Kata Thai and Samosa Man merge businesses
Kata Thai will rebrand into Samosa Man on Monday as a restaurant serving cross-cultural cuisine.
In July, Thai restaurant Kata Thai owner Janet Wong and Samosa Man owner Fuad Ndibalema began the process of merging their eateries into a single, cross-cultural restaurant that will replace what is currently Kata Thai. Ndibalema said that the transition will be complete on Monday. The merger comes as the second major change to Thai restaurants in downtown Hanover following the closure of Thai Orchid.
“We’re here in [Hanover], and we need to have more cultural, different types of food,” Wong said.
This idea, she and Ndibalema believe, is what led them to incorporate African cuisine and samosas into Kata Thai. Wong added that the merger with Samosa Man, a popular eatery that frequents the Hanover Farmer’s Market, could bring an “African flavor” to the restaurant. Specifically, that flavor is Congolese, which is Ndibalema’s nationality and area of expertise.
Ndibalema said Samosa Man will keep the traits that it had at the farmers market as one of the local stands that operates on the Green each Wednesday. The cross-cultural restaurant will be located at Kata Thai’s old address on Allen Street.
Because of the transition, Ndibalema says that he and Wong have had to recreate the restaurant’s menu and decide on a new name. Ultimately, they decided to call the new restaurant Samosa Man, which Wong said she hopes won’t confuse people.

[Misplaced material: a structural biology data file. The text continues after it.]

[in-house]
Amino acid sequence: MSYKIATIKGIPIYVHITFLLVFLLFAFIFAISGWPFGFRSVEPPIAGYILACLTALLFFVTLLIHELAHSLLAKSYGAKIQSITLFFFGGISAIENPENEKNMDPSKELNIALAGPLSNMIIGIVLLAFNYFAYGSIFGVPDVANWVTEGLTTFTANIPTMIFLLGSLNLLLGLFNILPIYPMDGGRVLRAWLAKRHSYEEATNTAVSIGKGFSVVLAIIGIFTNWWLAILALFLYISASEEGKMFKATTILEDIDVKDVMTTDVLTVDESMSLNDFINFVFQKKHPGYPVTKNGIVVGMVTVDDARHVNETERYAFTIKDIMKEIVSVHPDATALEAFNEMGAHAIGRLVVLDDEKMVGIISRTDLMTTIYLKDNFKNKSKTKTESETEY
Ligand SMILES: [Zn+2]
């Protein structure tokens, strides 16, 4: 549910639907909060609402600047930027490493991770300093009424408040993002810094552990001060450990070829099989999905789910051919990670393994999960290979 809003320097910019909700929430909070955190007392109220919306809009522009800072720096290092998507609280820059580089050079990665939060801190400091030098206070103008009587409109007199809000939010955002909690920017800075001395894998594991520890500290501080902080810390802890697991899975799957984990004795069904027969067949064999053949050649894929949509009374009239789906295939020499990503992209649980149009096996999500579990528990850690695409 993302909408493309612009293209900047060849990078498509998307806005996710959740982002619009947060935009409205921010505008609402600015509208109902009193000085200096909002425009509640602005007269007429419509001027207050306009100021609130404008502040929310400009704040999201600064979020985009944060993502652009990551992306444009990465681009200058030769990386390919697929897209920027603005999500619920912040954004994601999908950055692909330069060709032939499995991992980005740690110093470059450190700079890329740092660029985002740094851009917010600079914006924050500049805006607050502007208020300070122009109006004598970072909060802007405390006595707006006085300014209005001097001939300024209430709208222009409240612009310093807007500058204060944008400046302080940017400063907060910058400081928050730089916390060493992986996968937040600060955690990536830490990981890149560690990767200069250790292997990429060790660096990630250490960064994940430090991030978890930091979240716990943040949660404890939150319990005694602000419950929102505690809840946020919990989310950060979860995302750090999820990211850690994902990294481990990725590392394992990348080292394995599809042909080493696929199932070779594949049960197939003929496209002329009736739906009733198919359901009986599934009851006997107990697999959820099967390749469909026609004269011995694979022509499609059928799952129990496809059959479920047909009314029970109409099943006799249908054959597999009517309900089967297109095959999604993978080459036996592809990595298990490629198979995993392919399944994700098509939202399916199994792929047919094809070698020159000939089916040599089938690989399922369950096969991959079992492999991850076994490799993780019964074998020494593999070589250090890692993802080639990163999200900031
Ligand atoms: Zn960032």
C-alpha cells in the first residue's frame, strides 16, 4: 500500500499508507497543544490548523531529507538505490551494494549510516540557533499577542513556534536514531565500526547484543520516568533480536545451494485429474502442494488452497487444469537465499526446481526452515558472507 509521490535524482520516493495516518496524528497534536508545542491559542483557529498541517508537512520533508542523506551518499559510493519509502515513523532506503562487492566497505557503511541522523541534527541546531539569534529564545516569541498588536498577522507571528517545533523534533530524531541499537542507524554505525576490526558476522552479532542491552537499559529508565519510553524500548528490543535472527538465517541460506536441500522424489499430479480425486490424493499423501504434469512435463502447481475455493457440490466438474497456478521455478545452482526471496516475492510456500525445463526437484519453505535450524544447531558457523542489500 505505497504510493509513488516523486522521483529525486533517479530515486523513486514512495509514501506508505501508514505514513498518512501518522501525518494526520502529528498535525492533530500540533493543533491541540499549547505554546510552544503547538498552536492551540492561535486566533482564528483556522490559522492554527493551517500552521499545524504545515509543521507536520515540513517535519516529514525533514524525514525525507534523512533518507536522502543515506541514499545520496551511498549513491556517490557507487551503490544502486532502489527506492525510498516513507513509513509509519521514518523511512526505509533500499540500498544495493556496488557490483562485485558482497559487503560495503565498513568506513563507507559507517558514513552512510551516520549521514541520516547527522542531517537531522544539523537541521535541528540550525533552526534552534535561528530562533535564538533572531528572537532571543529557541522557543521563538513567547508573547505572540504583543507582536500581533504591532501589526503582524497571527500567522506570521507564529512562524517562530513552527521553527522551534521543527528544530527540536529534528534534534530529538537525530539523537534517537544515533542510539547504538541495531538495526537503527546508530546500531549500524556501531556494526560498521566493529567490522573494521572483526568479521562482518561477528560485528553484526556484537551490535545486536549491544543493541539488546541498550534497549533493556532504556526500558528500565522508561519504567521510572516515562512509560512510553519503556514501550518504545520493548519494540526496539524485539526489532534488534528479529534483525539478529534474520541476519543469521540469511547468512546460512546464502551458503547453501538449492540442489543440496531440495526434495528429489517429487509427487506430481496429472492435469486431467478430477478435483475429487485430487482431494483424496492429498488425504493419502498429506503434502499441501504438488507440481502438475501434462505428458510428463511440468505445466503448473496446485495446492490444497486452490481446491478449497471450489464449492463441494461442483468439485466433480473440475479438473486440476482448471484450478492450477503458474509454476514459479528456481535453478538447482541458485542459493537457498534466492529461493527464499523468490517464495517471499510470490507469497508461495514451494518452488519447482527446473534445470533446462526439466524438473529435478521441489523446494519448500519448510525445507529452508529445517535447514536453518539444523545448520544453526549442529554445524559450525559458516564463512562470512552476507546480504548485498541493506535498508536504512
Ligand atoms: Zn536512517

“It’s 100 percent Samosa Man, serving Thai food,” Ndibalema said.
Wong added that despite that, she is confident that their workers will have no problem adjusting to the new menu, especially the cooks. She explained that the restaurant would hire additional staff to prepare new menu items and support projected increases in traffic to the restaurant. However, Wong said that Kata Thai’s original chef would remain at the new restaurant to continue preparing Thai food.
Originally, Wong planned to introduce pho as a menu option to her restaurant by August. However, her plans changed when she met Ndibalema while he was looking for a kitchen to rent. Fascinated by the food that he cooked, Wong offered Ndibalema the opportunity to sell his cuisine at her restaurant. The two became close, and their partnership arose “naturally” from that, Ndibalema said.
Pho is currently off the table for the two partners, although they considered it while thinking about samosas, Wong said. Ndibalema clarified that their goal is to “just focus on what we do, get it going — the samosas.”
That doesn’t mean that they’ve scrapped the idea altogether, Wong said. They feel confident and satisfied with the direction they’re heading at the moment, she added.
“The partnership is great — it’s amazing,” Ndibalema said, adding that he believes it is “a win-win for the community [and us].”
Hanover town manager Julia Griffin said that the success of local businesses like Kata Thai depends on students’ continued support. Citing the recent closure of Everything But Anchovies, which she believes was precipitated by the opening of Domino’s Pizza in West Lebanon, Griffin reaffirmed her stance on students’ effect on local businesses.
“For any restaurant to ultimately be successful in Hanover, student support is a key part,” she said.
Griffin also added that successful restaurants keep Dartmouth students in mind when making decisions about catering and pricing. She believes Kata Thai was founded with the intention of appealing to the College’s student body, citing the restaurant’s low prices relative to its Thai neighbor, Tuk Tuk Thai Cuisine, and its takeout-friendly environment. Her “assumption,” she said, is that Wong and Ndibalema will remain focused on appealing to Dartmouth students even as they change the restaurant’s name and menu.